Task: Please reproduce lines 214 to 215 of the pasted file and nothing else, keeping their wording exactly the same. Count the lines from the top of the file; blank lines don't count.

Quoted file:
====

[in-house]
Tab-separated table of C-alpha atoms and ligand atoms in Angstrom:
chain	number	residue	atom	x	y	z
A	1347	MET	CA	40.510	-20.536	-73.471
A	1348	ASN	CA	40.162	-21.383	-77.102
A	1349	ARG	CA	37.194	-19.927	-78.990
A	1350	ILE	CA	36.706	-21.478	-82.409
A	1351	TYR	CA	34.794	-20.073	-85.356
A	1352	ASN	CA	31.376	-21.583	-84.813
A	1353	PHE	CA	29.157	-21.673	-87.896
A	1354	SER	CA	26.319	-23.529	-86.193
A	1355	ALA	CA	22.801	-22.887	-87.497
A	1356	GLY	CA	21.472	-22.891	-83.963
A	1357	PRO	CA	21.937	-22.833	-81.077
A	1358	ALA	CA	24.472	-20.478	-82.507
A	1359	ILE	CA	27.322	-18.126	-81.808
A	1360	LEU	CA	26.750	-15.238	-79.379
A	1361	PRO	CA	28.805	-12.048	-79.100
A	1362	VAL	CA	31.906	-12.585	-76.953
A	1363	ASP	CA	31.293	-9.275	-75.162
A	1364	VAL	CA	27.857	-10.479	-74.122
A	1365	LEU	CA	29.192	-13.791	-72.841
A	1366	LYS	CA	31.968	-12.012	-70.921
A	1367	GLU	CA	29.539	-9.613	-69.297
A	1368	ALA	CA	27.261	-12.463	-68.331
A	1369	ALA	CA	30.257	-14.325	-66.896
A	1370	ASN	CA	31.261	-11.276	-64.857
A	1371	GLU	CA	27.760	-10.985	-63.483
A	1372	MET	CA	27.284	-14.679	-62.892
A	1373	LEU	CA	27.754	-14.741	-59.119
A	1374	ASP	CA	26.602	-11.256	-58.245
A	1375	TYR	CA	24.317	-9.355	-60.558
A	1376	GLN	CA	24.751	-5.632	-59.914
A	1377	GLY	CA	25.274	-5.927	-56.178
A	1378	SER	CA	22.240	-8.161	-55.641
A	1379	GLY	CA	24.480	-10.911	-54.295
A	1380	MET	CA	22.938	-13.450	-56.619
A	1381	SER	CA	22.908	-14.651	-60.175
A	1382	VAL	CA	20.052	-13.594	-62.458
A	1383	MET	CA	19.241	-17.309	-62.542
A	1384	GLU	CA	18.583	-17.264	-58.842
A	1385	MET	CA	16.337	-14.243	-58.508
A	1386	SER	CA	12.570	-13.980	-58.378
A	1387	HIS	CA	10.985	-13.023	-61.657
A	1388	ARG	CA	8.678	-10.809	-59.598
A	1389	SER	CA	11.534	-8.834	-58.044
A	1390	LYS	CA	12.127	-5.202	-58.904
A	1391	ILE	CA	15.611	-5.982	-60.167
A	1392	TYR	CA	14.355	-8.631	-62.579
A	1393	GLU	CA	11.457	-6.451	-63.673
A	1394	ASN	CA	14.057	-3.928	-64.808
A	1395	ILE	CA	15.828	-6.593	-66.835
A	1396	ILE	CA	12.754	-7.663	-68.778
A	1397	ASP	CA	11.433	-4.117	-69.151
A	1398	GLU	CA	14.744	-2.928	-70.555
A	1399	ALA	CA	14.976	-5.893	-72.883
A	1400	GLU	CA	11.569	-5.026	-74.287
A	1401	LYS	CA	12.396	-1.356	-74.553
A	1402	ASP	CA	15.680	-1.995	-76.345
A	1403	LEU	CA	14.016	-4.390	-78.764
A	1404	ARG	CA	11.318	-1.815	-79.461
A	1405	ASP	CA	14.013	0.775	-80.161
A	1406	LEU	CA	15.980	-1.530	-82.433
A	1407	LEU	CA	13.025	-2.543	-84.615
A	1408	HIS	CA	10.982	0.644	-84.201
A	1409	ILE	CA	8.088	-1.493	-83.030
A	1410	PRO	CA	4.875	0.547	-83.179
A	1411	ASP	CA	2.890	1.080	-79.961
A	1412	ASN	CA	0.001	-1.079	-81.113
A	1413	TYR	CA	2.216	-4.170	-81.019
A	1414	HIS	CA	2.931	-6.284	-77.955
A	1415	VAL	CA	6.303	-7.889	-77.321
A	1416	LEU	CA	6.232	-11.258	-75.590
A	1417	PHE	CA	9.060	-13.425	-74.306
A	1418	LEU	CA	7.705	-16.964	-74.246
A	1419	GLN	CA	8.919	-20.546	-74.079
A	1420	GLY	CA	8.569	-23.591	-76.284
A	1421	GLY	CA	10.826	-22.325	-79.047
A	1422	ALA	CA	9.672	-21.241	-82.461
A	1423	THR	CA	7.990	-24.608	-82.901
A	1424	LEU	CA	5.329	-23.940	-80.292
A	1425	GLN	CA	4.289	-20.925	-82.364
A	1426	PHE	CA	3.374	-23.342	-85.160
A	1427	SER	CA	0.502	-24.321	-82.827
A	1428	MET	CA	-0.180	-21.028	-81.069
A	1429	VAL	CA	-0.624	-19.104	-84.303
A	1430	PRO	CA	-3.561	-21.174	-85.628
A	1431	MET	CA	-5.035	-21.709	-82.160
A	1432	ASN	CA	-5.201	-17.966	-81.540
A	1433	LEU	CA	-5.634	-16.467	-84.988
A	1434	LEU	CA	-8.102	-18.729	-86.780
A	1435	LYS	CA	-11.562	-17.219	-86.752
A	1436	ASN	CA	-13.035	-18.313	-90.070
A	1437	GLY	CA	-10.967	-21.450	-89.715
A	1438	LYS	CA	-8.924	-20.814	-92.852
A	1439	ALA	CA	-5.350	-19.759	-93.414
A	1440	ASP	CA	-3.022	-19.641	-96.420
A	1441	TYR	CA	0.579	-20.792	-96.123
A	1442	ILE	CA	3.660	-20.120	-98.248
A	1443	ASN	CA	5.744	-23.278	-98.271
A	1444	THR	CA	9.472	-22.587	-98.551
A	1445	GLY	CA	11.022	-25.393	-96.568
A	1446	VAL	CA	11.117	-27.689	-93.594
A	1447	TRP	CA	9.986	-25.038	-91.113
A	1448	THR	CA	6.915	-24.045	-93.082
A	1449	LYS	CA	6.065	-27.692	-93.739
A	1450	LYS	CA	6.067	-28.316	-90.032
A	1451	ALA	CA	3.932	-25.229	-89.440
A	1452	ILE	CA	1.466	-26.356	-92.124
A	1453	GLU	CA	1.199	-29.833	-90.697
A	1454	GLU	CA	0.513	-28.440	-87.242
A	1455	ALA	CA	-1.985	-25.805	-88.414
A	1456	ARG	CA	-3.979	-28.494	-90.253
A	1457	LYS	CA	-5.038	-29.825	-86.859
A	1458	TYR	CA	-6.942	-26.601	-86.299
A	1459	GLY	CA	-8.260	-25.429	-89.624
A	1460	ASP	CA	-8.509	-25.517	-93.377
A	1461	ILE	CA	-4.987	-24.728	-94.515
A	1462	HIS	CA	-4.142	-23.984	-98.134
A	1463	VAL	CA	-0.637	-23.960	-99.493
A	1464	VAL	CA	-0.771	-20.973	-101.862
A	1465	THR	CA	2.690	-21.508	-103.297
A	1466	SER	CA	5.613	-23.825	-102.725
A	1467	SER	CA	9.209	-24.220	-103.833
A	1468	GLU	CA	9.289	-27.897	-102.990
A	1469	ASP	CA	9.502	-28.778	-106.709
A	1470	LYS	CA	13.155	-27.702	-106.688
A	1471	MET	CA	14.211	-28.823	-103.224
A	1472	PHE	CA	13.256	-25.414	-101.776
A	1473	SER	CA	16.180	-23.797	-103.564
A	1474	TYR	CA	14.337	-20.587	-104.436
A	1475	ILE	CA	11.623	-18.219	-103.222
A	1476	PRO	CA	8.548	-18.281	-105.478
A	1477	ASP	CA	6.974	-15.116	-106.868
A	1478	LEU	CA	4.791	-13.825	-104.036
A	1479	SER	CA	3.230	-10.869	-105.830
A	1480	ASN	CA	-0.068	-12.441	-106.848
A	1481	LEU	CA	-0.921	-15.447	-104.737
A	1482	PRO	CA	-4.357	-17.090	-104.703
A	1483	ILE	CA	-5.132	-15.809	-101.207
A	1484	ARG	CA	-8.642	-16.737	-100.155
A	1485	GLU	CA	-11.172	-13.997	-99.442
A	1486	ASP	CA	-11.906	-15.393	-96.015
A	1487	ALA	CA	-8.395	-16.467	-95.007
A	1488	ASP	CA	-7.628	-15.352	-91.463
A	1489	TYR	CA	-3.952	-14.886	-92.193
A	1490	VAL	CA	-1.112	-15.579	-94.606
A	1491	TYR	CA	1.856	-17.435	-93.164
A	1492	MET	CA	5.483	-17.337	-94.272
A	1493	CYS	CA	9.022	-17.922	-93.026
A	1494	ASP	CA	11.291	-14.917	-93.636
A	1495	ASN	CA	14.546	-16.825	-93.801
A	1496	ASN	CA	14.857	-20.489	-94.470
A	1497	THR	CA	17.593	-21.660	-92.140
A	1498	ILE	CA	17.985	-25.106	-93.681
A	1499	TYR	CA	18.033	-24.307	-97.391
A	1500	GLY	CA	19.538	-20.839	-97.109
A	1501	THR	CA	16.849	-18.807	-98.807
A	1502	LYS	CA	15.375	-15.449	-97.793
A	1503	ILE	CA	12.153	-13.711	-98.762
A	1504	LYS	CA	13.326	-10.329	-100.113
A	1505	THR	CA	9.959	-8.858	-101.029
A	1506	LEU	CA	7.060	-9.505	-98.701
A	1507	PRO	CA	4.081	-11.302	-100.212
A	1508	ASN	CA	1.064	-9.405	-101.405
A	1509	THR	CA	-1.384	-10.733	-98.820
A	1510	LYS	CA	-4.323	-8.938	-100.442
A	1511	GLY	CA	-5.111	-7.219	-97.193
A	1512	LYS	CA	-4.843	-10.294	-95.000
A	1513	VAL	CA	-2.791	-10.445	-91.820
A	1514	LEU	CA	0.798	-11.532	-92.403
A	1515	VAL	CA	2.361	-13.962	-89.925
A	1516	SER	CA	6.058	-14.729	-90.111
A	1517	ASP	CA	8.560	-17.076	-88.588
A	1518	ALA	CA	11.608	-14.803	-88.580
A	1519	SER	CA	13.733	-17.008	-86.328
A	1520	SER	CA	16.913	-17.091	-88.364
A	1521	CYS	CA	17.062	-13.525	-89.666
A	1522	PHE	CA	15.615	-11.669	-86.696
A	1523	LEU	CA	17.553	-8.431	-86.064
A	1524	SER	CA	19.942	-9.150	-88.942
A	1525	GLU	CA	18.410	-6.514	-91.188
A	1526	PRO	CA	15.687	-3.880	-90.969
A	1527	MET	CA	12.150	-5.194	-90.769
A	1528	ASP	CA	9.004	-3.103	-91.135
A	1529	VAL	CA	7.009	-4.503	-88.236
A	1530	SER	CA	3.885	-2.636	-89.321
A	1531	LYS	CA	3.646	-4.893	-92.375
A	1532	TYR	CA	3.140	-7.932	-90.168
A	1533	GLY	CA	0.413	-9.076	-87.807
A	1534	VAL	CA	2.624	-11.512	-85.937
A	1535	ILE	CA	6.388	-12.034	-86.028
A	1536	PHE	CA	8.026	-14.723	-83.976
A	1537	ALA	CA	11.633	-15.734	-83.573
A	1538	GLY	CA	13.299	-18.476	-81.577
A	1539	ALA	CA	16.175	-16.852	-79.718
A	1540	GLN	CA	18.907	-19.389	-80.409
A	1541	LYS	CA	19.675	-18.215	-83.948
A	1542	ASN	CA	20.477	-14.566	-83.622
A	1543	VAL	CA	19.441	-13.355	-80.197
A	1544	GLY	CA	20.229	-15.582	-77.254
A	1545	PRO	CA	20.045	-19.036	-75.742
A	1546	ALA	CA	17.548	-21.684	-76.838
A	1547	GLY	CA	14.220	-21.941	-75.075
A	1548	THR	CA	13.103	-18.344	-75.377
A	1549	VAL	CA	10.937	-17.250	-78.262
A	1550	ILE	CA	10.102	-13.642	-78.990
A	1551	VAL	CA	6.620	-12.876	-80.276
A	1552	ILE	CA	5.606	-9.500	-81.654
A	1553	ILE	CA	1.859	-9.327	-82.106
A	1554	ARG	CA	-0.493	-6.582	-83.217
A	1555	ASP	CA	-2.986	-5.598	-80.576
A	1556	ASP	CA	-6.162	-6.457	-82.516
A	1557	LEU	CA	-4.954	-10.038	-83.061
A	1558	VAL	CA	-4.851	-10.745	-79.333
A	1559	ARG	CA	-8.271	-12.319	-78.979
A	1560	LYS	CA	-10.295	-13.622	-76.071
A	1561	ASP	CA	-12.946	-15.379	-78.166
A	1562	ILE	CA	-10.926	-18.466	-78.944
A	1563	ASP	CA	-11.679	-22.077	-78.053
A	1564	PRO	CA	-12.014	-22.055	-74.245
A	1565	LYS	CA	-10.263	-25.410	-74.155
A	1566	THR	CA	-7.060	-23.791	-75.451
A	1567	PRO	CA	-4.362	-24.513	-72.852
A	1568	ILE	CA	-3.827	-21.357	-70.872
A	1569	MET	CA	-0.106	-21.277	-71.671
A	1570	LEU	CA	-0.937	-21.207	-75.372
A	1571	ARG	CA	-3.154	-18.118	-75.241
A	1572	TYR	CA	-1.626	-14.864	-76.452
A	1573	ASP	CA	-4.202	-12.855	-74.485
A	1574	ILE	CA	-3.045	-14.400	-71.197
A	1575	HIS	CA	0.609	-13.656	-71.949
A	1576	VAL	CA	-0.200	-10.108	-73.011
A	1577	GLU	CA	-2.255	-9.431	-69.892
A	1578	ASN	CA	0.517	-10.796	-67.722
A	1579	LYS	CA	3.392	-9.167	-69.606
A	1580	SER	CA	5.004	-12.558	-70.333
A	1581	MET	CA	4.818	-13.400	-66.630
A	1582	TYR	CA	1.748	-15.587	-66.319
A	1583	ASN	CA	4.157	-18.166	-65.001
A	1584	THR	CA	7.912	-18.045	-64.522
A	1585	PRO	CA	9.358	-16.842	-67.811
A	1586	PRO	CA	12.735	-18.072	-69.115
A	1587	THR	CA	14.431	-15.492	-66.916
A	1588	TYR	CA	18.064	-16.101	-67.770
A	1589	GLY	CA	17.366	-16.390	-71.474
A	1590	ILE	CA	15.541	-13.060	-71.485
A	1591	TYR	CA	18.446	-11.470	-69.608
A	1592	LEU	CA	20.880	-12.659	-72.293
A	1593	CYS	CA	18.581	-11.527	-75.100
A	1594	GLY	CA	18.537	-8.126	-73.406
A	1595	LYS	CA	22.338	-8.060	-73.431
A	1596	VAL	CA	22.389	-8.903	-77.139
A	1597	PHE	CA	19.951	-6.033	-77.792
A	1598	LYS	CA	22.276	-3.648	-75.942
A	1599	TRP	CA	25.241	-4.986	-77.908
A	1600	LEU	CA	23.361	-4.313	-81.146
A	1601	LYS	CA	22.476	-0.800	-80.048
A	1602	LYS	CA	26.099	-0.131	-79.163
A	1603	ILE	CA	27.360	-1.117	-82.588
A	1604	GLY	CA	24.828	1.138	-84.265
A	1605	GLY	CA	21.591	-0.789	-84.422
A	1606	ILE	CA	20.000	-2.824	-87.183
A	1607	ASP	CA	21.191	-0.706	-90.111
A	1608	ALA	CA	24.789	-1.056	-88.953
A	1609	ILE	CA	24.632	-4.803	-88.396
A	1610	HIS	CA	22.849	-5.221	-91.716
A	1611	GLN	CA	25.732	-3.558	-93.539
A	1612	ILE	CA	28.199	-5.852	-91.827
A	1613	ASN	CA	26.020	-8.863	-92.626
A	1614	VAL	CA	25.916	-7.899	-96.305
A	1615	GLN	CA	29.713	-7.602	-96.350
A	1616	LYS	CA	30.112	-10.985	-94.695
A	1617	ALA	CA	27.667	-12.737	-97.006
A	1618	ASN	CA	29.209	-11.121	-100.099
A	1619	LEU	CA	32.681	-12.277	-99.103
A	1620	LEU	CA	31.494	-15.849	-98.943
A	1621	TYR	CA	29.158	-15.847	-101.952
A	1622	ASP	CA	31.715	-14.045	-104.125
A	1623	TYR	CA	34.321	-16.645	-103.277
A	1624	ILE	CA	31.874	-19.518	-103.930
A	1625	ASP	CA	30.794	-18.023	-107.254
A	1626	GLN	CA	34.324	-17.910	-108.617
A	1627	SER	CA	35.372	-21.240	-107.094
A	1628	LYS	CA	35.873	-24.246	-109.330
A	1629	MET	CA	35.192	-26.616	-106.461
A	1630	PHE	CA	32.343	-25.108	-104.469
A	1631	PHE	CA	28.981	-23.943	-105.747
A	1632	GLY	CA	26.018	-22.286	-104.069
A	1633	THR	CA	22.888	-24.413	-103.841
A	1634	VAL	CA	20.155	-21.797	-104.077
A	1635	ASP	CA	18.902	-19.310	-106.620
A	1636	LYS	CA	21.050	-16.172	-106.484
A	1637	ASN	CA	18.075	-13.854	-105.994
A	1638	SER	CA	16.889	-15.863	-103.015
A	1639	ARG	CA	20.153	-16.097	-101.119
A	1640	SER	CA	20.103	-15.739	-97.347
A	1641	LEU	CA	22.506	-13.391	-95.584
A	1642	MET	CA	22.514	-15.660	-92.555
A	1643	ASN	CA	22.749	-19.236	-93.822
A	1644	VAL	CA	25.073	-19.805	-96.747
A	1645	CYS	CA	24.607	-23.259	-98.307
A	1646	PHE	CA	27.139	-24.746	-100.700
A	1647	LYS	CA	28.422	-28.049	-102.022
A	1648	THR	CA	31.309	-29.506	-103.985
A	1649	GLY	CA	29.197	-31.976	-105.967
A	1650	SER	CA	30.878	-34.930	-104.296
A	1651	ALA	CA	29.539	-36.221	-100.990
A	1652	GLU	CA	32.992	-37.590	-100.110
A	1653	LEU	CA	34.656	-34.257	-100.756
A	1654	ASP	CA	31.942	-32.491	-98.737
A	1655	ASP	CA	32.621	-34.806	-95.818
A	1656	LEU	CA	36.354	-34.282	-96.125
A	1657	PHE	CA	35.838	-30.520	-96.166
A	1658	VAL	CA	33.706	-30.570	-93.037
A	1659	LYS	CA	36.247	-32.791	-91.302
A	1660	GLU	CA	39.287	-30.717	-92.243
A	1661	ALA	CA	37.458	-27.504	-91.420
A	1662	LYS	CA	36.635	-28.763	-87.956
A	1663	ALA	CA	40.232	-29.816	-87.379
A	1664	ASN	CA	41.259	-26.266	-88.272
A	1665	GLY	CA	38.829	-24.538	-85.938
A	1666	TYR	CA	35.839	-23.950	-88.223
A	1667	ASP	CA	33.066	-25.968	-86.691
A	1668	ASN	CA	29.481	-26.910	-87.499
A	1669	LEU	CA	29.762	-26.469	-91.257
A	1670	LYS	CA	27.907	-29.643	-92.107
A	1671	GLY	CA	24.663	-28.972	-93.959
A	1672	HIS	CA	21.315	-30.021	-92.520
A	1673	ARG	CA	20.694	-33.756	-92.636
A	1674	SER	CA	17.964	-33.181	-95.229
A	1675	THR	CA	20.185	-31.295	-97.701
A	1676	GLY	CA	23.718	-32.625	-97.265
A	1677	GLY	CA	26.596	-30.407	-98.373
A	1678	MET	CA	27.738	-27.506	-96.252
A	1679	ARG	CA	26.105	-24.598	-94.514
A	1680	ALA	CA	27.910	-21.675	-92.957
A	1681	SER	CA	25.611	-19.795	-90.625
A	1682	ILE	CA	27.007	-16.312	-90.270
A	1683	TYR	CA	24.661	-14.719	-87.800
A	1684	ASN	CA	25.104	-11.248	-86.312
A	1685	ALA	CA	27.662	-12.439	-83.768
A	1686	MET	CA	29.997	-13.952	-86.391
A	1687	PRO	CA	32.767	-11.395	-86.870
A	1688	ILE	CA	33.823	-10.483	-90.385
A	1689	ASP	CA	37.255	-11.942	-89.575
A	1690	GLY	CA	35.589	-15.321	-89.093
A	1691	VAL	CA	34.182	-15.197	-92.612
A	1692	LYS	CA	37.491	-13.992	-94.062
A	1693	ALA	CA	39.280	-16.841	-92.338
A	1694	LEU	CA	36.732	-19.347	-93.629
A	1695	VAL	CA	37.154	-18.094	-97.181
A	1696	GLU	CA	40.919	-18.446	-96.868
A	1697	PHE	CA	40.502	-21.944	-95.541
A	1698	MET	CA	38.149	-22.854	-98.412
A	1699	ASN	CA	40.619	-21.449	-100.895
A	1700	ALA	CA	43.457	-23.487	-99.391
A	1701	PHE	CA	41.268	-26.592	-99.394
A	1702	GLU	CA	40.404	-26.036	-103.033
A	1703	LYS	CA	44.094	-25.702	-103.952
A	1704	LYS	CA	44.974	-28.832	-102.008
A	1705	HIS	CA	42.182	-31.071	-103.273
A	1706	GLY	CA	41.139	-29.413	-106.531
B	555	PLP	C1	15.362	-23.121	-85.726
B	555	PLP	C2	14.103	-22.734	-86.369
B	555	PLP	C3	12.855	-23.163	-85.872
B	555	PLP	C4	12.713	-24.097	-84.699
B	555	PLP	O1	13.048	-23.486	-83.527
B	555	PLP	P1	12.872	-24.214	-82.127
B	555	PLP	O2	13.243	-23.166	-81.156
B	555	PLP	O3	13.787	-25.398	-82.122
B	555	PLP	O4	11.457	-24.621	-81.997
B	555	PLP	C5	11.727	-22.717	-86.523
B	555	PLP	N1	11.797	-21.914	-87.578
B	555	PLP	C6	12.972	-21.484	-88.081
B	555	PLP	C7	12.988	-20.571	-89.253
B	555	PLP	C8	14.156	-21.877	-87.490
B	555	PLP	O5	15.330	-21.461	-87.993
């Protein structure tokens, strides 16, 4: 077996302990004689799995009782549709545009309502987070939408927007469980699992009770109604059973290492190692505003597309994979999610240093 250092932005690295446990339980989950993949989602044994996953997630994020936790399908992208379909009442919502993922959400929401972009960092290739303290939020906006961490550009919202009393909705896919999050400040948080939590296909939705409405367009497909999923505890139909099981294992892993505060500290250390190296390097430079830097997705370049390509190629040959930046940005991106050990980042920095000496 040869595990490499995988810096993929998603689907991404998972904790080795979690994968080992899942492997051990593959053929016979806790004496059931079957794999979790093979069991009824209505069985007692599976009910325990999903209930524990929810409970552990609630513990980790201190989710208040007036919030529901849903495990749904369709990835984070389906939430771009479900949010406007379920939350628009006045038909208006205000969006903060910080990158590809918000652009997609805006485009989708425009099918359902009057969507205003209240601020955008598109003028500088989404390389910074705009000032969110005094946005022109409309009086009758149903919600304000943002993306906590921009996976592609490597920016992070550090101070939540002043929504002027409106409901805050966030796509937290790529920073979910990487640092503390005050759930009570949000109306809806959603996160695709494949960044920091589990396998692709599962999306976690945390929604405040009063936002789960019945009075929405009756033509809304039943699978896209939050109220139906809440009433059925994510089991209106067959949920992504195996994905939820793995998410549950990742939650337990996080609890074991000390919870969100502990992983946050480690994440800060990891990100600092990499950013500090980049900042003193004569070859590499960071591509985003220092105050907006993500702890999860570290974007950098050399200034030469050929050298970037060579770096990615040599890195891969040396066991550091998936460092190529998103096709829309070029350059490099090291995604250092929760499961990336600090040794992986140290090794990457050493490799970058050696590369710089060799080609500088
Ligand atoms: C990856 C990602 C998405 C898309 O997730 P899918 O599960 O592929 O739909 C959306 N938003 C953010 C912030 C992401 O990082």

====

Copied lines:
A	1557	LEU	CA	-4.954	-10.038	-83.061
A	1558	VAL	CA	-4.851	-10.745	-79.333